Diplomats and military observers in Baghdad believe that the element of surprise was a key factor in Iraq's swift and stunning success. ``It was a well-planned, well-executed operation in difficult terrain,'' a military observer said. ``The Iraqis achieved total surprise.''

The element of surprise was twofold. This was the first real offensive the Iraqis had launched since they pulled out of Iran in 1982 and adopted an essentially defensive battlefront posture.

``The Iranians had become so used to the Iraqis playing a passive role,'' one Western diplomat said. Another added: ``This attack was out of character for the Iraqis.''

Across the board, diplomats in Baghdad concede that they too were taken by surprise, both by the Iraqi action and by the speed of its success.

The Iraqis achieved tactical surprise too. The day before the offensive was launched, the defense minister, Gen. Adnan Khairallah, paid a well-publicized visit to the northern front, where Iranian troops and Kurdish guerrillas had been making recent probes.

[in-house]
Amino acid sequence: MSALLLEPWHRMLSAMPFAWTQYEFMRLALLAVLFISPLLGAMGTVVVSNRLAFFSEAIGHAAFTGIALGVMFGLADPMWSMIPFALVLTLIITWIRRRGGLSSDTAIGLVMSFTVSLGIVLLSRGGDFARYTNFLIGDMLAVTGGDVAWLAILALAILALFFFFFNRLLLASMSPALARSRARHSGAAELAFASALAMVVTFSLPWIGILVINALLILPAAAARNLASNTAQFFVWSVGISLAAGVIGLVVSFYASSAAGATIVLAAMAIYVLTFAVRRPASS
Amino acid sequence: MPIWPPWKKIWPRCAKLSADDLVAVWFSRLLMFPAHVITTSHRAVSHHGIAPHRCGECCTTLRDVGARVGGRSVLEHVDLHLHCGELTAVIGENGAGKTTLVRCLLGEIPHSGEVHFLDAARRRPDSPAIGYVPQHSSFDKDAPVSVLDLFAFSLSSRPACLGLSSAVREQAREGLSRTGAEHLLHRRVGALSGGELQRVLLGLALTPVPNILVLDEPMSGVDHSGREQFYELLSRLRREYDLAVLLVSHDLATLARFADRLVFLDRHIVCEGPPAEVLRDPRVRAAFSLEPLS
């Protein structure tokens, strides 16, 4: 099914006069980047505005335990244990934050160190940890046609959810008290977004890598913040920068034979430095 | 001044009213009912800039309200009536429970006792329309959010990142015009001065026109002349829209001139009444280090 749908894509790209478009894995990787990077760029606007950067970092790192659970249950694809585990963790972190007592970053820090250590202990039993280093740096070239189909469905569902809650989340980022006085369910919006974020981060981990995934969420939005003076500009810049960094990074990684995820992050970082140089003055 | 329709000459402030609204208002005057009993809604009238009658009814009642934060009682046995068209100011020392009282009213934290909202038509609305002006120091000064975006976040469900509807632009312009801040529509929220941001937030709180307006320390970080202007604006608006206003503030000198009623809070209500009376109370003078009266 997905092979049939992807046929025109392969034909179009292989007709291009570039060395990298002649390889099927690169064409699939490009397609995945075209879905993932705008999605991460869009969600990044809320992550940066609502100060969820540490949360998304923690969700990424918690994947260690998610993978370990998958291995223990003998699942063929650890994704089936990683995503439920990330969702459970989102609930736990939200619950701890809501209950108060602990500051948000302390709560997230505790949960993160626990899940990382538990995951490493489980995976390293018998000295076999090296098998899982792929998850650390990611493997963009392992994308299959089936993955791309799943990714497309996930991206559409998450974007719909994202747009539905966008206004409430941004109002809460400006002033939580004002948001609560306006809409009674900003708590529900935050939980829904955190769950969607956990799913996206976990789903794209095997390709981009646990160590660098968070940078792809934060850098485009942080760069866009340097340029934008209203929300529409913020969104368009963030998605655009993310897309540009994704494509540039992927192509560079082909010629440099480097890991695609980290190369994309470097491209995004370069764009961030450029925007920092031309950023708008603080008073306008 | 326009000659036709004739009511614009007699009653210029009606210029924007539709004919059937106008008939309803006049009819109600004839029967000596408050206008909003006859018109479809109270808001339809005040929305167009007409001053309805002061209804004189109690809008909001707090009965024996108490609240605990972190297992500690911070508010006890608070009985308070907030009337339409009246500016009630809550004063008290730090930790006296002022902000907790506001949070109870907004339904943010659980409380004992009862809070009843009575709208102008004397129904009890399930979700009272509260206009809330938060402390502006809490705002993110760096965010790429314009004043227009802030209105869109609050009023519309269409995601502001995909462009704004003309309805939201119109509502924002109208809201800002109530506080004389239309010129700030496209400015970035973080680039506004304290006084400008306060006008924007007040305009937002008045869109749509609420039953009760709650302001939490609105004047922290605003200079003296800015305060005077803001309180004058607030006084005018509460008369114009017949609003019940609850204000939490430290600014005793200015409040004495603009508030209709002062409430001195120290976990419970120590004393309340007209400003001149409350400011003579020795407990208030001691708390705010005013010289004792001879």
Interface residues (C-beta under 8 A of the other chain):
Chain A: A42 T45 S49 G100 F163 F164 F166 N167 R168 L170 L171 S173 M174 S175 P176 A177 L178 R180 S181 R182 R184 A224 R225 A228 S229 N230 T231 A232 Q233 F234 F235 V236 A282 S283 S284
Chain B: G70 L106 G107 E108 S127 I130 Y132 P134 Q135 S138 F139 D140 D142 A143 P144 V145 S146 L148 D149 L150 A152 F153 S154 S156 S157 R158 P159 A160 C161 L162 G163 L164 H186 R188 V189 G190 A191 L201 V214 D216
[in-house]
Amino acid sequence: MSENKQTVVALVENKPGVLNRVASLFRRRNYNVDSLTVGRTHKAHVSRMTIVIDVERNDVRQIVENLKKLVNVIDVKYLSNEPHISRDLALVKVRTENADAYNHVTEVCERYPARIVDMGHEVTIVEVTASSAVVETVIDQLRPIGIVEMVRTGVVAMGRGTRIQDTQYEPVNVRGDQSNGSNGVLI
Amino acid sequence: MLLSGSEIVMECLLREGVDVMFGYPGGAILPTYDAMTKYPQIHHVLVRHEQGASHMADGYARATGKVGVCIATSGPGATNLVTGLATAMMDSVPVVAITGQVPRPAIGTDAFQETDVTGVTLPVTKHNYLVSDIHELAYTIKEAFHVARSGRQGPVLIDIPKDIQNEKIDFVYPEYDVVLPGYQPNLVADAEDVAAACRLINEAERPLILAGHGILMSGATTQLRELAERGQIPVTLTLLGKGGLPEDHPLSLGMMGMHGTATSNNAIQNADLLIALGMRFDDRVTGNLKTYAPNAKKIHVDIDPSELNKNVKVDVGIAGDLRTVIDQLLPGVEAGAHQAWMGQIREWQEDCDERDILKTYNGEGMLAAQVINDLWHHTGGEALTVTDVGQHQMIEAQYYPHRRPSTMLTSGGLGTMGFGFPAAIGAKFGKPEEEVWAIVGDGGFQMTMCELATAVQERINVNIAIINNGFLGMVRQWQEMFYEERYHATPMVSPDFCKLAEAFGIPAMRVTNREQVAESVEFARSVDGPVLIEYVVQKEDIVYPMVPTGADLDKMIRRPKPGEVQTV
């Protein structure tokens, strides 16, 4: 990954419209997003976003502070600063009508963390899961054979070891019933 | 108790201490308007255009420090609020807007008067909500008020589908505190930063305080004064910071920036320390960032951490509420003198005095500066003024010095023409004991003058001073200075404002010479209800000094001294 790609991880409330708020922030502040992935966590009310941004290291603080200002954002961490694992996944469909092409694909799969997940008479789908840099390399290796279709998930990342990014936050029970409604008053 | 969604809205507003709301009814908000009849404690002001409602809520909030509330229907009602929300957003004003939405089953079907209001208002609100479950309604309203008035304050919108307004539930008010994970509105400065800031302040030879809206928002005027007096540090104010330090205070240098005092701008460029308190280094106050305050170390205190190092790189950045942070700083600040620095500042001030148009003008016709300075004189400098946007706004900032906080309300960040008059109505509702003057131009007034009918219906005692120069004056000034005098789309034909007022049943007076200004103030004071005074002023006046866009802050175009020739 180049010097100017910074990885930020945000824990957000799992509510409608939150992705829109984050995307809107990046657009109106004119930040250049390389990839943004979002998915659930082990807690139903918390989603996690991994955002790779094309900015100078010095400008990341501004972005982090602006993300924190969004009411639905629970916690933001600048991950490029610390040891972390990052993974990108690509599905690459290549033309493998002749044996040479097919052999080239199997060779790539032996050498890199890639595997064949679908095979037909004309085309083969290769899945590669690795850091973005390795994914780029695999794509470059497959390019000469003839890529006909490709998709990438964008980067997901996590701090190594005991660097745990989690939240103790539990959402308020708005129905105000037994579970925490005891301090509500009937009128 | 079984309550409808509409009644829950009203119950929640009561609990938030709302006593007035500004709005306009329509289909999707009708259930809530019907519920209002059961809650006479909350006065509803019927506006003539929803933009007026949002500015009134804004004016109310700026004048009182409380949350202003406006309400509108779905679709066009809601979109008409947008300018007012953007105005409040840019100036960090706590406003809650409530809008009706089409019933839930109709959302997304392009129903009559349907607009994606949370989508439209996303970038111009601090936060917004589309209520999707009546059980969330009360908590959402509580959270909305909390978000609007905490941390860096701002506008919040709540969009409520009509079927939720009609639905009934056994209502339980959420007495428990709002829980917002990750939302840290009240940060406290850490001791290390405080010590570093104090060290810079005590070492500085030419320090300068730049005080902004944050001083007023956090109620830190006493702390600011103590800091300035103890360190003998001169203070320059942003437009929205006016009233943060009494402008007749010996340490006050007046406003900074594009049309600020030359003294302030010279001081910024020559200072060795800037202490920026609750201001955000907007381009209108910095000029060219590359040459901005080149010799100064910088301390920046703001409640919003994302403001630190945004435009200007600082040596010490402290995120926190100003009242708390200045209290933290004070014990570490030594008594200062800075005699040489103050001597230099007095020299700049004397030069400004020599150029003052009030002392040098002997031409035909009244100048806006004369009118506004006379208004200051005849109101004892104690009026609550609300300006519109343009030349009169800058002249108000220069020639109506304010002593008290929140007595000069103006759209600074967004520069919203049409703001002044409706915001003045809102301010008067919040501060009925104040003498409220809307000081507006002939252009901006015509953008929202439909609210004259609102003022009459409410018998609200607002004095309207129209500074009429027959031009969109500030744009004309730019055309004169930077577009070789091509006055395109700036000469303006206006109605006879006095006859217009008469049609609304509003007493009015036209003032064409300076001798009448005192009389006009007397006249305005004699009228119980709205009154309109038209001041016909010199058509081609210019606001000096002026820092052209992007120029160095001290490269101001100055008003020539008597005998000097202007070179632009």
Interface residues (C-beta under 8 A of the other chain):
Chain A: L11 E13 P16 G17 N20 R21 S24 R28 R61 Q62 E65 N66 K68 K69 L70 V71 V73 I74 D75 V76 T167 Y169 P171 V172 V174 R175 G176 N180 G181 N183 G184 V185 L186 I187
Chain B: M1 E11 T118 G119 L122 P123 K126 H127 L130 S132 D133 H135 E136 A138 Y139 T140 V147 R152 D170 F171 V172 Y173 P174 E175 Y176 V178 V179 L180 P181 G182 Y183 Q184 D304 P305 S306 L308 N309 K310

The day before that, President Saddam Hussein himself was also in the north. The battle for Faw Peninsula, launched on the night of April 16 and 17, also came on the eve of the Muslim holy month of Ramadan.

Military analysts believe another explanation for the extraordinary speed of the Iraqi victory is that there were far fewer Iranian troops there than was generally thought. The conventional belief before the battle was that Iran had about 50,000 men on the peninsula. In the wake of the fighting, estimates have been revised downwards to 10,000 to 15,000 or even less.

Despite Iranian accusations, Western observers do not believe the Iraqis used chemical weapons to aid their offensive. ``They had no need for that, and there seems to be no evidence of it either,'' said one military analyst after visiting the area. Neither is much credence given to Iranian claims that Iraq was allowed to use Kuwait's nearby Bubiyan Island - and none at all to the Iranian charge that US helicopters joined in the attack.

Their victory has clearly given the Iraqis a major boost, though Western observers in Baghdad doubt that they will be able to pull off similar coups in the future, because the element of surprise has been lost.